The Message of Mars
Ever since we first became aware of Earth’s place in the solar system Mars has haunted the human imagination. For generations it was regarded as the most likely other place in the solar system to play host to life.
Life on Mars - the PreambleIt was in the late 19th century that researchers first began to seriously contemplate the possibility that Mars played host not only to life, but to intelligent life. Italian astronomer Giovanni Schiaparelli astronomer viewed Mars through a telescope and claimed that he had seen “canali” on the surface of the planet. Although the Italian word “canali” isn’t quite equivalent to the English “canals”, Schiaparelli’s observations were crudely translated and generated much excitement in the English-speaking world. Soon others were carrying out observations of their own, producing maps of Mars which featured images of its supposed irrigation channels, and speculating about what a Martian civilisation might be like.
The possibility of life on Mars continued to intrigue our collective imaginations until the Mariner probe arrived there in 1965, sending back images of what seemed to be a barren and dead world. Before long, however, it was the photographs of Mars sent back by space probes which were to rekindle interest the theories of Martian life.
The Face on MarsIt was in 1976 that NASA released an image from its Voyager probe that was to give rise to new flights of fancy. Taken in the Cydonia region of Mars, it showed a curious rock formation which bore an extraordinary resemblance to a human face. The film “2001: a Space Odyssey” had been released to great acclaim only a few years before. It featured a plot in which alien artefacts had been left on the moon and in orbit around Jupiter as a kind of message to humanity. Only after achieving a certain level of technological sophistication would the human race have been able to decipher these messages. As public excitement over the “Face on Mars” photograph developed, similar speculations were being advanced. Was it a message left by aliens for us to find?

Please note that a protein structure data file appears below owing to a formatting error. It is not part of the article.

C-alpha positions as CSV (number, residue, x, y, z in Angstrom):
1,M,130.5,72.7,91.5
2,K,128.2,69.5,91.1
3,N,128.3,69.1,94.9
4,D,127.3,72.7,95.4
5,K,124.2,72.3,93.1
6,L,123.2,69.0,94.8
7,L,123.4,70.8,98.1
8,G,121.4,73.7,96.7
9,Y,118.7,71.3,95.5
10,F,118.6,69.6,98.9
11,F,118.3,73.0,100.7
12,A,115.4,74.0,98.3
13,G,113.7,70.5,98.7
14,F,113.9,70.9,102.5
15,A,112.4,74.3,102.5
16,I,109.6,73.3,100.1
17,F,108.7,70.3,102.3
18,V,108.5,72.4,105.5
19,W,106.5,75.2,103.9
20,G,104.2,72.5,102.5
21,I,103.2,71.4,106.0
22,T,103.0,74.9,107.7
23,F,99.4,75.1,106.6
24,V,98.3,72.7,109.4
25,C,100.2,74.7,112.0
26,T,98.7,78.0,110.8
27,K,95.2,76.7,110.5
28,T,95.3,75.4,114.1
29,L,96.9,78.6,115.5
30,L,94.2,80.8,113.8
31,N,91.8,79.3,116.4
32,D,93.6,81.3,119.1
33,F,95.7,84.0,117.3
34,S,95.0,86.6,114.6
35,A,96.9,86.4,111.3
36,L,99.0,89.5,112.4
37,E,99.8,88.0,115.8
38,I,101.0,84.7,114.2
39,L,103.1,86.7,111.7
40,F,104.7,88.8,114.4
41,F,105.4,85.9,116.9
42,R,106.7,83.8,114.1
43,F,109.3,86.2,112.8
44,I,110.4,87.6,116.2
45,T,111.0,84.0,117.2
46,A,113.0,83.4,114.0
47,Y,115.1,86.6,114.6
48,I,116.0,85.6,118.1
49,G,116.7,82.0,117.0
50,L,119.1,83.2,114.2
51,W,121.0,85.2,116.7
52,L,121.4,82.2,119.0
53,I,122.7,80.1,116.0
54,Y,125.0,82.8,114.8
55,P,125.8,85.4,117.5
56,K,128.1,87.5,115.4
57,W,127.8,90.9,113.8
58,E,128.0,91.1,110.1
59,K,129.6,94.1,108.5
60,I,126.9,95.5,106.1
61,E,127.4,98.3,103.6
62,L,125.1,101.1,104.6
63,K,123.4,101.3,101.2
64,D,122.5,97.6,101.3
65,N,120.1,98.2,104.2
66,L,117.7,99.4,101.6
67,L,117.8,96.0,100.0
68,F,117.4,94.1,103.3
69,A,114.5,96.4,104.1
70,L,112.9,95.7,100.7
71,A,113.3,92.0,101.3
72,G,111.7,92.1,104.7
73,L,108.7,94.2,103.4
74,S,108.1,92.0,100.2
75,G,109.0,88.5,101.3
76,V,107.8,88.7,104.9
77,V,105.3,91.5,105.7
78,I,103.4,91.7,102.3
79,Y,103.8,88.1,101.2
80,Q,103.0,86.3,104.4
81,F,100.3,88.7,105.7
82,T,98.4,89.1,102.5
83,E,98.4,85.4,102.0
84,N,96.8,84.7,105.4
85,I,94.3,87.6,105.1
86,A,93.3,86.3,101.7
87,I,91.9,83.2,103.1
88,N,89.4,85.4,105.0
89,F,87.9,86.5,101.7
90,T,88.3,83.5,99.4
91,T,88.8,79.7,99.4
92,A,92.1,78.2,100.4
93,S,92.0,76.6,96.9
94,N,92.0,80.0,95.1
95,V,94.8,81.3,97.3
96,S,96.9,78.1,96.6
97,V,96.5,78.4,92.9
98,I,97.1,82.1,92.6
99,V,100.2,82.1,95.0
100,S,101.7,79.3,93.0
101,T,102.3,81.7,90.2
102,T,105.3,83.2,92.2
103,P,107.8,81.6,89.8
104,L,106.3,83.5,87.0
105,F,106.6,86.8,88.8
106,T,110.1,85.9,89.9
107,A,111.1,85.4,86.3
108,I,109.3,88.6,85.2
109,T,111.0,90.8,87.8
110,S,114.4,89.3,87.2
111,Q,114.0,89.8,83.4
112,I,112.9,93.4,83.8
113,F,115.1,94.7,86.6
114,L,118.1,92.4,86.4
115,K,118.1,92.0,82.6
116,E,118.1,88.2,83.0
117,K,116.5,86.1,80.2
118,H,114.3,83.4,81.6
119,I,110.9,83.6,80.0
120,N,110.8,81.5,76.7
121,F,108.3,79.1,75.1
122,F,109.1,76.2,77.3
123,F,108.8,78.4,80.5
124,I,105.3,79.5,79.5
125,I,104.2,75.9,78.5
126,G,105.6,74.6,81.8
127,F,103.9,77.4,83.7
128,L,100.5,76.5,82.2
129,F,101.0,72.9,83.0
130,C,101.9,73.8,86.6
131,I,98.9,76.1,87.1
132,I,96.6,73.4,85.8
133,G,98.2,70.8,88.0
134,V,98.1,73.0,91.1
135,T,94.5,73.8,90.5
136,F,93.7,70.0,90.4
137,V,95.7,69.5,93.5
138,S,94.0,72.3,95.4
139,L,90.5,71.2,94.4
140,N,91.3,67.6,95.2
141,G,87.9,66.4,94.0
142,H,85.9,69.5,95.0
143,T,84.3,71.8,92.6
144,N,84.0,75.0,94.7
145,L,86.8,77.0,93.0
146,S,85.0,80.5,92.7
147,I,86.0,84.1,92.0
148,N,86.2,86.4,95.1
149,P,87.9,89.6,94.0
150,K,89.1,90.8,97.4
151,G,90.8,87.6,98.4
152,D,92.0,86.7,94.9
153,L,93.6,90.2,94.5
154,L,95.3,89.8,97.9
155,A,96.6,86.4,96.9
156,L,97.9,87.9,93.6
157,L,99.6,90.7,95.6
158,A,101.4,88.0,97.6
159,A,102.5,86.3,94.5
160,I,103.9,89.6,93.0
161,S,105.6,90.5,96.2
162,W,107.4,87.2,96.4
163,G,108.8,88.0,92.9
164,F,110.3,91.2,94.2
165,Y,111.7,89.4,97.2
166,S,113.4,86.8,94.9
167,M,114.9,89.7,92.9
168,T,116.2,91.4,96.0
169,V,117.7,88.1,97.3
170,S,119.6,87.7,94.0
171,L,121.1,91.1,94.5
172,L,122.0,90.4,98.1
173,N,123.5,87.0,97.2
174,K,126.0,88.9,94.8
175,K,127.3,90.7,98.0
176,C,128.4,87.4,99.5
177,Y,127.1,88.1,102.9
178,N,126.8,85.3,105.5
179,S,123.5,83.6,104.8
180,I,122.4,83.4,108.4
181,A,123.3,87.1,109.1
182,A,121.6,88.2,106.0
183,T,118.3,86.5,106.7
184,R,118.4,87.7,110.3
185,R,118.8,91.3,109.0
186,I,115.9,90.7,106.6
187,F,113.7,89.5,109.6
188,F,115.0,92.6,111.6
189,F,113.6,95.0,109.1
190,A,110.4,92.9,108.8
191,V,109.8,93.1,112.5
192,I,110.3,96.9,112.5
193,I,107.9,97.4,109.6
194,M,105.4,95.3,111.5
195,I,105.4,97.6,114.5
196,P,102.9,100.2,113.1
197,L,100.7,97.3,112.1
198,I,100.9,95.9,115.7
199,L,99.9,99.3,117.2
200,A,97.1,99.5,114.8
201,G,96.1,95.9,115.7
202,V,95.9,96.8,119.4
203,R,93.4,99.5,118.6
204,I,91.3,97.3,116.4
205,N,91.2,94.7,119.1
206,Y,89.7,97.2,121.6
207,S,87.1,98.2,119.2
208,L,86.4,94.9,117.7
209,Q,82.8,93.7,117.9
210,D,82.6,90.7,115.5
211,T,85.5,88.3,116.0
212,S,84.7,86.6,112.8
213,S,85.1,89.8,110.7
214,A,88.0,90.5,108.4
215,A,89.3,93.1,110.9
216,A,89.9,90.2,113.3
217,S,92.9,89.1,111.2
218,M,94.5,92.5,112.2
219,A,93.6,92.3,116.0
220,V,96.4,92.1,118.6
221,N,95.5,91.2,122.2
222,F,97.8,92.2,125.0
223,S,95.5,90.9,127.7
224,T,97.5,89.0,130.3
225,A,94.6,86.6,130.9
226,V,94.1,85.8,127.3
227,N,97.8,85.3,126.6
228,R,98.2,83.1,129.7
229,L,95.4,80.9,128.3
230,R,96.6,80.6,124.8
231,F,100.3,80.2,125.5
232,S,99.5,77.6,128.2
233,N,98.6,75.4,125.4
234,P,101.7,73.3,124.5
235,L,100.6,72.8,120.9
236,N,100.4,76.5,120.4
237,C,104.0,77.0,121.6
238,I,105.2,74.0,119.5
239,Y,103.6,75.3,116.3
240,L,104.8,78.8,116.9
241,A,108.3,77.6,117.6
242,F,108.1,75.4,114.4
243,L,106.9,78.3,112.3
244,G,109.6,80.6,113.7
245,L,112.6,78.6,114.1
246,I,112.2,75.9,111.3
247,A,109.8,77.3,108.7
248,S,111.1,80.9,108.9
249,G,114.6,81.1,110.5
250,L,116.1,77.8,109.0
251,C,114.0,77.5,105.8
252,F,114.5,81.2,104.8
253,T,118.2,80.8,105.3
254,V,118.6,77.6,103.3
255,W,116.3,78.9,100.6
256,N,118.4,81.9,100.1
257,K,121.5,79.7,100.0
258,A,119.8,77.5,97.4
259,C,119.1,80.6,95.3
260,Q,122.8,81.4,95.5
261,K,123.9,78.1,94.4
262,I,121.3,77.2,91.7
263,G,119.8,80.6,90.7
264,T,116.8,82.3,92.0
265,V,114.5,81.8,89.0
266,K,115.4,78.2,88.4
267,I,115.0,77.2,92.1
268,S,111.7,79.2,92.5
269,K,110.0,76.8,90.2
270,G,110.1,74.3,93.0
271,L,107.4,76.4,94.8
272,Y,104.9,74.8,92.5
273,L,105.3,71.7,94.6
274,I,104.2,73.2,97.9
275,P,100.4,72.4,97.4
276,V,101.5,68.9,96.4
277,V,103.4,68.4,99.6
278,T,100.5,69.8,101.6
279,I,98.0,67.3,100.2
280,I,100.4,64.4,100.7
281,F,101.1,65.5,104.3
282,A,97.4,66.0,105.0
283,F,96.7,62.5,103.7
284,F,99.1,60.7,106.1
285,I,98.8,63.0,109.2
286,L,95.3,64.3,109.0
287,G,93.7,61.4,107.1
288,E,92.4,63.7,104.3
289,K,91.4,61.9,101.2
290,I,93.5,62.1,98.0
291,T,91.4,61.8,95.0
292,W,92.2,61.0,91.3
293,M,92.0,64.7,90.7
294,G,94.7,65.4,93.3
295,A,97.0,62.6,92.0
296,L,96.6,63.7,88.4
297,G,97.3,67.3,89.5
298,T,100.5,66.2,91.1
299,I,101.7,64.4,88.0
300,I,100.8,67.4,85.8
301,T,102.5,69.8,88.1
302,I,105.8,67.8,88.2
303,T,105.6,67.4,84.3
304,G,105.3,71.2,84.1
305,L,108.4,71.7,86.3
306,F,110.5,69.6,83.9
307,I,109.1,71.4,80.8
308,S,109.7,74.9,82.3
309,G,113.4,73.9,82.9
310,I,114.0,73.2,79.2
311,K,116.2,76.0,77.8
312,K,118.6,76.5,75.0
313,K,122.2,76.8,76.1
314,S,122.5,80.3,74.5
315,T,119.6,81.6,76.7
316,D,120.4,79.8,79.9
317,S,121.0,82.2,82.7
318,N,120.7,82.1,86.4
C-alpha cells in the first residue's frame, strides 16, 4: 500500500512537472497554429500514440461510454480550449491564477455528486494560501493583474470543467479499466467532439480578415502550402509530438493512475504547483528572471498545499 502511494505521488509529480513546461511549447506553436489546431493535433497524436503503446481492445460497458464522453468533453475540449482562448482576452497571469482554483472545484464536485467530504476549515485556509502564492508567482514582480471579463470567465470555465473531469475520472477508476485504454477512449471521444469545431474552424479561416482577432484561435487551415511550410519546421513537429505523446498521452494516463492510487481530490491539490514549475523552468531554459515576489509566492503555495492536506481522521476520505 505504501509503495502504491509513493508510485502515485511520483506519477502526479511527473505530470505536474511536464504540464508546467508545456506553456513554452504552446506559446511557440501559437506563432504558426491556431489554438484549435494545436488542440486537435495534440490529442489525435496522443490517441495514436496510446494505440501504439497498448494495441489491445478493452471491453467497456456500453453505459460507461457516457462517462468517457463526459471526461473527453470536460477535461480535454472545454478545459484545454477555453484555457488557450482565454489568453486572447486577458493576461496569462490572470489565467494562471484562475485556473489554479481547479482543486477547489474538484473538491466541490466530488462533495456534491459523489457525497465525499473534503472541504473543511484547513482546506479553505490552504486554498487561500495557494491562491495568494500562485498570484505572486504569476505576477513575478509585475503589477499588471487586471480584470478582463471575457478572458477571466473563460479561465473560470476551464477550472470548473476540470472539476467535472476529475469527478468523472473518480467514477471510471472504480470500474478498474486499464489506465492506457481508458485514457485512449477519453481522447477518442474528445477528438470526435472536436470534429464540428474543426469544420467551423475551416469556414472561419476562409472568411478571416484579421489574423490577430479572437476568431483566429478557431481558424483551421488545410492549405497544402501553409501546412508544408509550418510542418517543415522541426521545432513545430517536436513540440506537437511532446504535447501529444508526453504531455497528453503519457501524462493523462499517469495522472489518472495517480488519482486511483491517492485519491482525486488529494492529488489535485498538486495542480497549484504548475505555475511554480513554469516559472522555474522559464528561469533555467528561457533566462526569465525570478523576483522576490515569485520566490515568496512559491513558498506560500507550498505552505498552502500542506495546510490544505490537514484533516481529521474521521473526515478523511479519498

NASA seemed somewhat taken aback by the public reaction to the Cydonia image and refused to take seriously the idea that it was a sign of intelligent life, arguing that the “face” was nothing more than a random rock formation which, through the chance play of light and shadow, slightly resembled a face.
It was not until 1997 that another NASA probe arrived in orbit around Mars. The Mars Global Surveyor was equipped with much more powerful camera equipment than the previous Viking spacecraft, yet taking new photographs of Cydonia was not even part of the original mission plan. A vocal public outcry caused NASA to reconsider, however, and the Mars Global Surveyor was soon tasked with taking new photographs of the Face. The resultant images were in much higher resolution than before but seemed only to stir the controversy up further rather than settle it. Sceptics insisted the new photographs only confirmed that the so-called Face was nothing but an innocuous rock formation, while believers insisted that the new photographs only increased the rock’s resemblance to a face – with newly visible features including eyebrows, nostrils and teeth.
Mars – More Than Just a Pretty FaceOne of the most vocal supporters of the Face on Mars, Richard Hoagland, believes it contains a hidden message relating to the Sphinx in Egypt. Hoagland notes that the face doesn’t look quite human. Taking one half of the face and symmetrically transposing it onto the other, he claims, produces the image of a lion’s face. Doing the same thing with the other half produces a human-like face. Hoagland notes that the Egyptian Sphinx features a human head upon a lion’s body. Perhaps, he speculates, ancient Egyptian monuments such as the pyramids and the Sphinx, together with the structures on Mars, were left by an advanced extra-terrestrial civilisation as a message to the human race. What that message might be, though, we have not yet deciphered.
Supporters argue that the Face is not the only artificial structure visible on Mars. Looking elsewhere in Cydonia, they claim to see a pyramid, a fort and the remains of a ruined city. Subjecting all the lines, angles and orientations of these shapes to computer analysis, they say the scene simply does not comport with the kind of fractal-based randomness produced by natural processes.